Talking Abolitionism at Arlington House

Given my current work on public history at Arlington House I thought I might share this upcoming event in connection with the Civil War Sesquicentennial.  On October 10 the National Park Service will present a program on John Brown’s Raid that features Fergus Bordewich, author of Bound for Canaan: The Underground Railroad and the War for the Soul of America, as the guest speaker.  It seems fitting to hold an event that highlights Robert E. Lee’s connection with the Brown raid given his role in seizing control of the town and the federal armory and preventing a slave insurrection.  All too often we think of Lee’s involvement in this event as extending no further beyond the strict military role he played.  Of course, Arlington was a large plantation and while Lee was away much of the time he was responsible for carrying out the terms of George Washington Parke Custis’s will (1857) which included the terms for emancipating his slaves.  [I highly recommend Elizabeth Brown Pryor's treatment of Lee's views on slavery as well as the controversy surrounding the emancipation of Custis's slaves.]

I think it interesting to think of the ways in which such an event changes the ways in which the visitor understands the relationship between Lee, Arlington House, and the surrounding landscape.  Lee becomes much more than a colonel in the United States Army.  We see Lee as a white Southerner who worried about the direct threat against the slaves under his control and the broader social and racial hierarchy that slavery supported.  The threat against his property connects directly with the home itself, which is so often depicted as a peaceful place or as the ideal antebellum domestic space.  [see here and here] Finally, such an event allows for the visitor to imagine a landscape that was once occupied and worked by slaves who constituted the largest population on the plantation.  The Lee’s may never have returned to Arlington after the war, but it is important to keep in mind that many of its occupants did and this we can understand as constituting one of the long-term consequences of John Brown’s raid.  The focus on abolitionism at Arlington House also opens up space in which to discuss the establishment of a Freedman’s Village for newly-freed slaves.  One of the things that I’ve been thinking about is the challenges involved in interpreting Arlington House as a former plantation given the fact that the surrounding landscape has been turned into what many Americans deem to be sacred ground.  It seems difficult given that both Lee and Arlington House have been so successfully disconnected from slavery.  Events that stress this side of history are important if we hope to have a more complete understanding of the multiple and competing meanings that are inherent in this site.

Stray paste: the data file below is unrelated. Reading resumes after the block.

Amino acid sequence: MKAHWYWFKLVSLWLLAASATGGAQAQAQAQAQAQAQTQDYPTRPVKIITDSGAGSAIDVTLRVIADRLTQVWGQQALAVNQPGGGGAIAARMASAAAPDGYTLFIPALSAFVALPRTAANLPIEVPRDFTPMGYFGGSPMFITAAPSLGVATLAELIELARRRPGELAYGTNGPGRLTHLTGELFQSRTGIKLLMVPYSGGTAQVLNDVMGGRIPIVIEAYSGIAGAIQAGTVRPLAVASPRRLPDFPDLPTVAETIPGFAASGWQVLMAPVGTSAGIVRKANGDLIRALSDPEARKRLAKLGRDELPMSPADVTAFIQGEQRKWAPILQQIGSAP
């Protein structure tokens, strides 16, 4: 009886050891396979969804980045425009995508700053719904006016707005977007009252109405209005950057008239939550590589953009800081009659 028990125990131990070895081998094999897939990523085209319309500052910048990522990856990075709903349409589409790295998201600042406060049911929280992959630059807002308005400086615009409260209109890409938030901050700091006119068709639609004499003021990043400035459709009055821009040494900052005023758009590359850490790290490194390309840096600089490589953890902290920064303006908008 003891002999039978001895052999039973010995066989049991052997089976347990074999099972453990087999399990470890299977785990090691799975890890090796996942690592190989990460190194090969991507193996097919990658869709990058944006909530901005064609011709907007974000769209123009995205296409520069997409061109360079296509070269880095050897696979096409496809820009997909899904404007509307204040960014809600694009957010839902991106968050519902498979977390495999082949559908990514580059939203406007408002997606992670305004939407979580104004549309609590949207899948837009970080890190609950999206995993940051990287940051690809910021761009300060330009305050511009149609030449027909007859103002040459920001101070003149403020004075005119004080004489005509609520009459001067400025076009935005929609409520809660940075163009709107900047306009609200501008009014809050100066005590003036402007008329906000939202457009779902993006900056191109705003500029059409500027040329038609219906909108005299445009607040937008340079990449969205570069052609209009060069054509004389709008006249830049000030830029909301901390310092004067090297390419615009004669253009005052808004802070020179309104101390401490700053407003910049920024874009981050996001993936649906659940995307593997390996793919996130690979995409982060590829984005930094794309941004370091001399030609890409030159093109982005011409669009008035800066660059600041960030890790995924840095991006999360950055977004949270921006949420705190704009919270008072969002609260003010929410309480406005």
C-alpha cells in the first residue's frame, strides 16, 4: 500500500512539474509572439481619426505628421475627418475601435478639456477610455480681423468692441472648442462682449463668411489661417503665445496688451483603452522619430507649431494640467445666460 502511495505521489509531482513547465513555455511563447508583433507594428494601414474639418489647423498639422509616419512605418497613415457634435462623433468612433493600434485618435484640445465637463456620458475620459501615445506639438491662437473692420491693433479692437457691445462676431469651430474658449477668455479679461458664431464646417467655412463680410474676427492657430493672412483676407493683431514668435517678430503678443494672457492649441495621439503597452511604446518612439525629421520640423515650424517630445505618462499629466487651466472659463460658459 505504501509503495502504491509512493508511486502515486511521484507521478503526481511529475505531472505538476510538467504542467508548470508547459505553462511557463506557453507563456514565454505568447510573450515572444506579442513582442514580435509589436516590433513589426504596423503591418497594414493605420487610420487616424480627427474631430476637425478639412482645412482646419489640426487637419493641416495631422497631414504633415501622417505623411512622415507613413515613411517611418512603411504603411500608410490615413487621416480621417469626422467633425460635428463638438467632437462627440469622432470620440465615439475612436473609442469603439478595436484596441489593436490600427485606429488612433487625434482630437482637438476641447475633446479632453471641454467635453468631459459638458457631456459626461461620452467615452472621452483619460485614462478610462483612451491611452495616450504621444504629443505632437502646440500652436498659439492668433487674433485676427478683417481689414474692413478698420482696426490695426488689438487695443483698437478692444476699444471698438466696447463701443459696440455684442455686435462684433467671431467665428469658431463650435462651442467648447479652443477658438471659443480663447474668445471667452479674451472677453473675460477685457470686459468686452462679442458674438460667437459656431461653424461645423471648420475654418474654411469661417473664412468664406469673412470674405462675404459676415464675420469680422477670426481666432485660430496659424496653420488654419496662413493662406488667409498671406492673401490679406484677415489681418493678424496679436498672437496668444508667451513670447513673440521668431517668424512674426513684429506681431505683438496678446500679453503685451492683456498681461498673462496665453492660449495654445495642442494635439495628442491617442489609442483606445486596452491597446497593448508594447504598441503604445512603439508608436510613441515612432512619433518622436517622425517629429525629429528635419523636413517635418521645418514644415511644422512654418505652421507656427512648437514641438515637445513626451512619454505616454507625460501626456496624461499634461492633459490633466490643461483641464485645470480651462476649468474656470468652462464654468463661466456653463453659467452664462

2 thoughts on “Talking Abolitionism at Arlington House

  1. Scott Smart

    Given the extensive redevelopment of the area surrounding the national cemetery, it seems difficult to give a real feel for Freedman’s Village and Arlington Tract. It’s interesting to note that at least some former slaves were able to use the Village as a jumping-off point for material success, such as the 9 acres Harry Gray was able to buy just south of the Village (Johnson’s Hill area) and construct a home that still stands on S. Quinn St.

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